The exilic mode of being, a living on boundary-lines, produces a constant relativization of one's home, one's culture, one's language, and one's self, through the acknowledgement of otherness. It is a homesickness without nostalgia, without the desire to return to the same, to be identical to oneself. The encounter with the other which produces a 'transvaluation' of one's own culture is also the ultimately ethical experience of reading oneself in quotation marks. Yeshurun's work -fragmented, broken -is exilic in its bifurcation, or multifurcation of consciousness, the superimposition of the language of 'there' over the language of 'here'. His descriptions of Tel-Aviv, the white, modern, energetic emblem of the thrust to 'make it new' are oddly and imperfectly plastered over by images of dilapidated buildings, uprooted trees and rusty, dripping faucets. It is as though the poverty of a diasporic, displaced existence has crept in and coloured over the façade of the new which, torn from within, is already showing its fault-lines and cracks. Avot Yeshurun's longing for home does not yield to the consolations of kitsch or the retrospective colourings of an idealized 'before', and the anguish of guilt is its motor force. Yeshurun's hybrid poetry with its bricolage of linguistic fragments and shards finds its materials in the debris of a dead culture. Enacting the return of the culturally repressed, the ghostly return of the sacrificed mame-loshn with all the pain, the love, and perhaps the inevitability of the repression, it does not seek to go back, to offer a remedy, or mend the rift (more bottomless than the eponymous Syrian-African geological one) with the exilic home-language. Rather more modest and infinitely more difficult, it is the labour of mourning that it undertakes.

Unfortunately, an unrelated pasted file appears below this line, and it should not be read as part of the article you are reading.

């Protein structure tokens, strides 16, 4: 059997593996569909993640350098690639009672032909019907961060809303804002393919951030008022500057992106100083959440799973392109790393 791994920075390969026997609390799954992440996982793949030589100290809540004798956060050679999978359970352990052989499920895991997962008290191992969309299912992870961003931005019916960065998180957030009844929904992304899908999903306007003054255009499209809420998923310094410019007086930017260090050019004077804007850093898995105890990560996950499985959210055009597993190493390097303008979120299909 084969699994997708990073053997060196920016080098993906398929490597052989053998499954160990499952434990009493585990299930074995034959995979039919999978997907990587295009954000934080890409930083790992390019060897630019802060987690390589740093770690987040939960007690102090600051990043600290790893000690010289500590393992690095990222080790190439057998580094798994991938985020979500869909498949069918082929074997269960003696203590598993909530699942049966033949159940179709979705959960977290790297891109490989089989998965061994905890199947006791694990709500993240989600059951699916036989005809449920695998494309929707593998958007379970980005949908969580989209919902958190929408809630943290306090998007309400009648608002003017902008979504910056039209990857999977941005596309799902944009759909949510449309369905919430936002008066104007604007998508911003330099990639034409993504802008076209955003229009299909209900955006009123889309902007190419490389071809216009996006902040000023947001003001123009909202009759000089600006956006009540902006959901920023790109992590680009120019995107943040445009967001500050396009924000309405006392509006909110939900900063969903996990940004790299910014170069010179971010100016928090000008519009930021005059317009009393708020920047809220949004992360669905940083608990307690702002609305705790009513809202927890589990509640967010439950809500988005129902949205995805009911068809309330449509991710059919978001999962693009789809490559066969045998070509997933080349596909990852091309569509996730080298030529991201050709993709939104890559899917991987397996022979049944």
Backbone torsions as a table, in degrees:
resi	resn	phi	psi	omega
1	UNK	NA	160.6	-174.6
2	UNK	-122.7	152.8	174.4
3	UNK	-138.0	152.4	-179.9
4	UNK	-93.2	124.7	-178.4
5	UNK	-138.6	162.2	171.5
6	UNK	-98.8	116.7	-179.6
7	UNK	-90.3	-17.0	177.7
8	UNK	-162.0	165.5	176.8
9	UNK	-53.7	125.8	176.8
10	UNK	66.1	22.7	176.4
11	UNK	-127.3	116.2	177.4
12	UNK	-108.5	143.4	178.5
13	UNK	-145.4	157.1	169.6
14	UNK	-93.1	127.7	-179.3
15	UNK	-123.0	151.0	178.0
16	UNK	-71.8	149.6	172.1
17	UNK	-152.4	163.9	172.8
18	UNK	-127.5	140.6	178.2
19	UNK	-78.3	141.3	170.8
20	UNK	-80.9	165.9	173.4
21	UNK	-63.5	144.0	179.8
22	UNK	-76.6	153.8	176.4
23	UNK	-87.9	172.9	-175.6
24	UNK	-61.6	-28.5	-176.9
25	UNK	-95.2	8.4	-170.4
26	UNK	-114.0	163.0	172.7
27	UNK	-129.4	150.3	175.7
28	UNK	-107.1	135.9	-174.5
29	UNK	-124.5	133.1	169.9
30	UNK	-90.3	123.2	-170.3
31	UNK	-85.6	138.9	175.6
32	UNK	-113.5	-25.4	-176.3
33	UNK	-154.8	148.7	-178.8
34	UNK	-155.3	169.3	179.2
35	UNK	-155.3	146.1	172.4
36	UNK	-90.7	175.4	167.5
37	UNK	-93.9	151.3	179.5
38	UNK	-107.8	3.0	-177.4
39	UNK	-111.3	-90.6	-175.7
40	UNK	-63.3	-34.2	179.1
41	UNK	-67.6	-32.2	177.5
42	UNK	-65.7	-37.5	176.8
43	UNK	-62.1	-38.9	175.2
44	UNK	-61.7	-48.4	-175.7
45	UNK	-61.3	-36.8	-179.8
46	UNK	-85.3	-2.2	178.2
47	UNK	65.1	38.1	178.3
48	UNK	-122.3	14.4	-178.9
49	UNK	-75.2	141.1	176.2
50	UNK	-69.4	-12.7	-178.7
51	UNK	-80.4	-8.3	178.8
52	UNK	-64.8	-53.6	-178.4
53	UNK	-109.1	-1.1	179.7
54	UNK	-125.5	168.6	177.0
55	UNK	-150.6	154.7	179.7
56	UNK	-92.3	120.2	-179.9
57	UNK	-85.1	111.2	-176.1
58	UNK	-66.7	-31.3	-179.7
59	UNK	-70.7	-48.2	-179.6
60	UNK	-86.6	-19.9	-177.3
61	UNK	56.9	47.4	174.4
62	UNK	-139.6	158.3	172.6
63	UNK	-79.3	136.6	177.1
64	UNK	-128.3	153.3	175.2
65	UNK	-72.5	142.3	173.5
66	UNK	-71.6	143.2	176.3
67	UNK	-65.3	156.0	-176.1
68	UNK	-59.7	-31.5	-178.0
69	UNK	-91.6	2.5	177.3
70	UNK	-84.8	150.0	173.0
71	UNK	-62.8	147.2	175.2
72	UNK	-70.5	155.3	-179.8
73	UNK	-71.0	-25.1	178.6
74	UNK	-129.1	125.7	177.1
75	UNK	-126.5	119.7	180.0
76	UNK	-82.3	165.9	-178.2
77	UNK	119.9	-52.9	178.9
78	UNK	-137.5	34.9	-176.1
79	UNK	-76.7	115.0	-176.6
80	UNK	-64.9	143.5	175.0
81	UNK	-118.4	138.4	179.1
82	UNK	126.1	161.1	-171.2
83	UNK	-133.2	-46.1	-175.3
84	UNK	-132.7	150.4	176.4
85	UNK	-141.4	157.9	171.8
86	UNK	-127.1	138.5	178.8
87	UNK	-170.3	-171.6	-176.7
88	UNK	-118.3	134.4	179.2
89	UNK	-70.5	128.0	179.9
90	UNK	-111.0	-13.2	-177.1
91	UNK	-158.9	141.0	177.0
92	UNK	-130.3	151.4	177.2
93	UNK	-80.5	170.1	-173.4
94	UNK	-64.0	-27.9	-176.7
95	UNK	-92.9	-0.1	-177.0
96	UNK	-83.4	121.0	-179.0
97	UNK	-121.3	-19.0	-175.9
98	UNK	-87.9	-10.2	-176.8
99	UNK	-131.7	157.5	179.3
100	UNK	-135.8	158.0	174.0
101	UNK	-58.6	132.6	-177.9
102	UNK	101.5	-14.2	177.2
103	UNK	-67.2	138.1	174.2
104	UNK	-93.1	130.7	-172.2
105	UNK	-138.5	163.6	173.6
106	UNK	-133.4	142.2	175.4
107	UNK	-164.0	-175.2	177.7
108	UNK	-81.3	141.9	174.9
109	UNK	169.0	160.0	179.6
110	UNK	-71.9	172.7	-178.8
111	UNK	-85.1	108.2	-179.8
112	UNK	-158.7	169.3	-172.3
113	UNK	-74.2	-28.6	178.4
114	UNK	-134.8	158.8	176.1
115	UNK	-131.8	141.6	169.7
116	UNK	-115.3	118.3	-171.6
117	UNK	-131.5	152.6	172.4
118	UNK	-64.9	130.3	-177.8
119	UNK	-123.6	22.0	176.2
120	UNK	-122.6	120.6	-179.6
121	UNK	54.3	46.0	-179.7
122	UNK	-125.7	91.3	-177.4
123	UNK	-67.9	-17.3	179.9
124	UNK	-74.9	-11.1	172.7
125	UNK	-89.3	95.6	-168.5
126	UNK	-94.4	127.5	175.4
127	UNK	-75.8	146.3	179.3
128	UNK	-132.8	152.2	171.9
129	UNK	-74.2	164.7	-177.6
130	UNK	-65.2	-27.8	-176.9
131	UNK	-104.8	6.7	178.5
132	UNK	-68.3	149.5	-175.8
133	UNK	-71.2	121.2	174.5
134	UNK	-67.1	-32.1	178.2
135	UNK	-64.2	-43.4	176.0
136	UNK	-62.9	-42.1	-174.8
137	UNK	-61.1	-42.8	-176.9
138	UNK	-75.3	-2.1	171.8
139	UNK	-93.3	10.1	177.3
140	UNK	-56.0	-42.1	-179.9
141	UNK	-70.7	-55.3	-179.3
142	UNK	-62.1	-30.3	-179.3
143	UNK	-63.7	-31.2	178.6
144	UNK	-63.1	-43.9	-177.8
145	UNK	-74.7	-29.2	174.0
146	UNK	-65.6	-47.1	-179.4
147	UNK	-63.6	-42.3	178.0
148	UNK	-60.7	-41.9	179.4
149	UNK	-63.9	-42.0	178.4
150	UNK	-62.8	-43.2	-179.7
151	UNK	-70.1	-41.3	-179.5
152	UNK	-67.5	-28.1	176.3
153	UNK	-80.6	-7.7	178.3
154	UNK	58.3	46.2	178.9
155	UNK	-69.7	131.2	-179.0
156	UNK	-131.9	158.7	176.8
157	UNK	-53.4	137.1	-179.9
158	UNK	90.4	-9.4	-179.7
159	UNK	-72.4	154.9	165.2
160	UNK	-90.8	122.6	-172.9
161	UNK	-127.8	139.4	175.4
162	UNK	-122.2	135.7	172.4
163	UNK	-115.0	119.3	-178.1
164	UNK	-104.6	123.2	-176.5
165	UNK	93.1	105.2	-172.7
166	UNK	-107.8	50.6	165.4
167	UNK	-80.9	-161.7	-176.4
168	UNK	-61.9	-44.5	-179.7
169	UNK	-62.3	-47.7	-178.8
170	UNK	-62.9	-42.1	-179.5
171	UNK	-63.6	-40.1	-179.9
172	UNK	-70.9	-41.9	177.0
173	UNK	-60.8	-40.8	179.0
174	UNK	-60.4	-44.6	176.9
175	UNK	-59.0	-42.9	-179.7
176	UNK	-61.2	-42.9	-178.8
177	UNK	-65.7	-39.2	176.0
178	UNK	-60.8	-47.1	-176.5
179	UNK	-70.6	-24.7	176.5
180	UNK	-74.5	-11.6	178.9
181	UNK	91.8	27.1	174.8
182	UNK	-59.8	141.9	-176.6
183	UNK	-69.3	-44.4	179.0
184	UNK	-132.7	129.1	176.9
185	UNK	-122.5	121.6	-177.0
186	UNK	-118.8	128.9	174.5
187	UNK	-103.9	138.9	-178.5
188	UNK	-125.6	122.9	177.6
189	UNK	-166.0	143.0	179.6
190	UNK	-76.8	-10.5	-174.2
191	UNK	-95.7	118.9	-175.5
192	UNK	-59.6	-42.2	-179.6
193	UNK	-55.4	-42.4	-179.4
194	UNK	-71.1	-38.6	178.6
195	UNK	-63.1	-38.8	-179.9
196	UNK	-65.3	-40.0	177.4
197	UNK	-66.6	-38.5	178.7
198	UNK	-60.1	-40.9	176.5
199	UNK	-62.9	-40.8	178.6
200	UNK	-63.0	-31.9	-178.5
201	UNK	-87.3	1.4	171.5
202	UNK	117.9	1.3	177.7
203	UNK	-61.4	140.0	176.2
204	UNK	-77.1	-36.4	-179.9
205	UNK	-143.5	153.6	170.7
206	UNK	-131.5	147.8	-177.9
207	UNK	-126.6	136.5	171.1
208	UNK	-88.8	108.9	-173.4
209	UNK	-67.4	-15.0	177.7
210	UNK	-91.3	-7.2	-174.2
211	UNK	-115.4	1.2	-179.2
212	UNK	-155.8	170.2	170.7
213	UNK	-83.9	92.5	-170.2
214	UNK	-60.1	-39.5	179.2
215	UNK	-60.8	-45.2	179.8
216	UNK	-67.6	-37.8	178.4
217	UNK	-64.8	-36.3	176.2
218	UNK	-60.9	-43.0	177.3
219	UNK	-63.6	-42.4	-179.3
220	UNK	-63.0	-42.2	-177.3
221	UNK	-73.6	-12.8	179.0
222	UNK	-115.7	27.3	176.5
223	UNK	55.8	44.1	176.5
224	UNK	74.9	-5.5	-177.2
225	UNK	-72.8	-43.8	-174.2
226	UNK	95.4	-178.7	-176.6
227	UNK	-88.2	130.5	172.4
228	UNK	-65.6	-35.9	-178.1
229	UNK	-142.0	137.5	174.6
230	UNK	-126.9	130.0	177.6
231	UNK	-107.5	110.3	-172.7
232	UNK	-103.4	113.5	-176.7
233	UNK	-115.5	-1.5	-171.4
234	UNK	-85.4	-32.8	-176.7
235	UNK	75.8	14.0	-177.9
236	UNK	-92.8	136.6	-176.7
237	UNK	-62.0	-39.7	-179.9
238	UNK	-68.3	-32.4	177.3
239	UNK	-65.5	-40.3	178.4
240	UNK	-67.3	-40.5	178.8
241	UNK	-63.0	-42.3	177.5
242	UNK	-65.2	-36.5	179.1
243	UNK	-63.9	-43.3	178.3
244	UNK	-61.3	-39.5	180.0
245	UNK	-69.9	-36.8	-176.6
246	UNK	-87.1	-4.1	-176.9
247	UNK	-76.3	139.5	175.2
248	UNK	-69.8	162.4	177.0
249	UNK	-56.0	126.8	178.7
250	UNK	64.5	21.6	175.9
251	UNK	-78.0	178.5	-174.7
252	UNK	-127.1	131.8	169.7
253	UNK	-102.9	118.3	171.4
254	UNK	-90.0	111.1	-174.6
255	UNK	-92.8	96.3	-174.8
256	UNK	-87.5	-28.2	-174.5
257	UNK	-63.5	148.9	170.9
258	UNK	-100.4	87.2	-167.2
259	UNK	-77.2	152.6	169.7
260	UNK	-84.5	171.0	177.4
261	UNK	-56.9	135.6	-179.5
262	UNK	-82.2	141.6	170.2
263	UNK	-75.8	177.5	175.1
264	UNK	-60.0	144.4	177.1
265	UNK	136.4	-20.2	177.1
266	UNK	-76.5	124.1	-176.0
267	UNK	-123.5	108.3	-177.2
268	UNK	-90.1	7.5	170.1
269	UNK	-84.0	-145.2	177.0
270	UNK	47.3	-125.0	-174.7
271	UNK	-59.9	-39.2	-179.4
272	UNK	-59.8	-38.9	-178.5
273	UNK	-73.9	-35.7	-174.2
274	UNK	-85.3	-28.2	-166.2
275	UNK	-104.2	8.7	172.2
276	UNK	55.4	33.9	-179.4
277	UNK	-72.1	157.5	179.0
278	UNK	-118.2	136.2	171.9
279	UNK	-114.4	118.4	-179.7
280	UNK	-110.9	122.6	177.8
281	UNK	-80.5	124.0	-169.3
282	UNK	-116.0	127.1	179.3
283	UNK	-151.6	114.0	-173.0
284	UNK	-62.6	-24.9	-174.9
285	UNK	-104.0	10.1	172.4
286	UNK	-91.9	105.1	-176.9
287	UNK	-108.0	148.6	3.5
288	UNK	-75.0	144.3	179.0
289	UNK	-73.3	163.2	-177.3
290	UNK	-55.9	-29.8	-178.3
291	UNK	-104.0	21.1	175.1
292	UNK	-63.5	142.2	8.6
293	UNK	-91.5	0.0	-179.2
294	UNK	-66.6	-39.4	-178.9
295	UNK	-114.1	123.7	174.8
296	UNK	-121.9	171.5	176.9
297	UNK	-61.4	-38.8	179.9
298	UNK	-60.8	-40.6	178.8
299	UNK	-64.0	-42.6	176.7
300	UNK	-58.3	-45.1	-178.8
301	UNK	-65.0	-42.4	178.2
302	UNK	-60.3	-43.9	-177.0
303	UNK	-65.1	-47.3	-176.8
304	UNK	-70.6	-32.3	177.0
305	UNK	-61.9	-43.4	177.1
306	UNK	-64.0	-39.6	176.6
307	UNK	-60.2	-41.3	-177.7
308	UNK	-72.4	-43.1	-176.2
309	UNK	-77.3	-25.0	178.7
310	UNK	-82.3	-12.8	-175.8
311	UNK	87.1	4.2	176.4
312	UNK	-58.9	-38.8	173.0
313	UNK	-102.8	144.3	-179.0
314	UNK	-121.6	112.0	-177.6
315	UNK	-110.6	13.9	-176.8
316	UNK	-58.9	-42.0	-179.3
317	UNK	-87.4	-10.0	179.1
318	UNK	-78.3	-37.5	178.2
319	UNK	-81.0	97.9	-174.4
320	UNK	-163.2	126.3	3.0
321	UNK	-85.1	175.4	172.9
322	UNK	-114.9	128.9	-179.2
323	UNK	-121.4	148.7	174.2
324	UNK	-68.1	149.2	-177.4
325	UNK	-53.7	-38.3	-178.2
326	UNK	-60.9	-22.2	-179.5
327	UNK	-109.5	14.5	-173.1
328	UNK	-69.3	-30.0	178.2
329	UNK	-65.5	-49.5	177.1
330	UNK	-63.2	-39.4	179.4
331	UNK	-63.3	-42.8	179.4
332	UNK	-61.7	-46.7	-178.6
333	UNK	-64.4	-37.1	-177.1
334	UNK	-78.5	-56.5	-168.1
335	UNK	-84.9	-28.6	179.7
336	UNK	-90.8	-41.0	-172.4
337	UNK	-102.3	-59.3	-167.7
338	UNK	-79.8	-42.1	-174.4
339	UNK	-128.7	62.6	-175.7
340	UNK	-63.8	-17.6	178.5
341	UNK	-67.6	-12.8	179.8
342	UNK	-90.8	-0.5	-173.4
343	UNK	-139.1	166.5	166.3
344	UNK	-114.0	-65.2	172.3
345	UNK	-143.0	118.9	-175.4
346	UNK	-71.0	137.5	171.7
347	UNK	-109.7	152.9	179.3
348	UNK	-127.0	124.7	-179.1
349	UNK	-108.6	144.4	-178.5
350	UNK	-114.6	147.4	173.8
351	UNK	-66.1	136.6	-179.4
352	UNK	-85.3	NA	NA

|Number of pages||6|
|Journal||Policy Futures in Education|
|State||Published - 2010|
Bibliographical noteTranslated into Arabic and published in Qadia Israelia (Ramalla, June 2007), app. 15 pp. Reprinted in Diasporic Philosophy and Counter-Education, ed. Ilan Gur-Zeev (Roterdam, Sense Publications).
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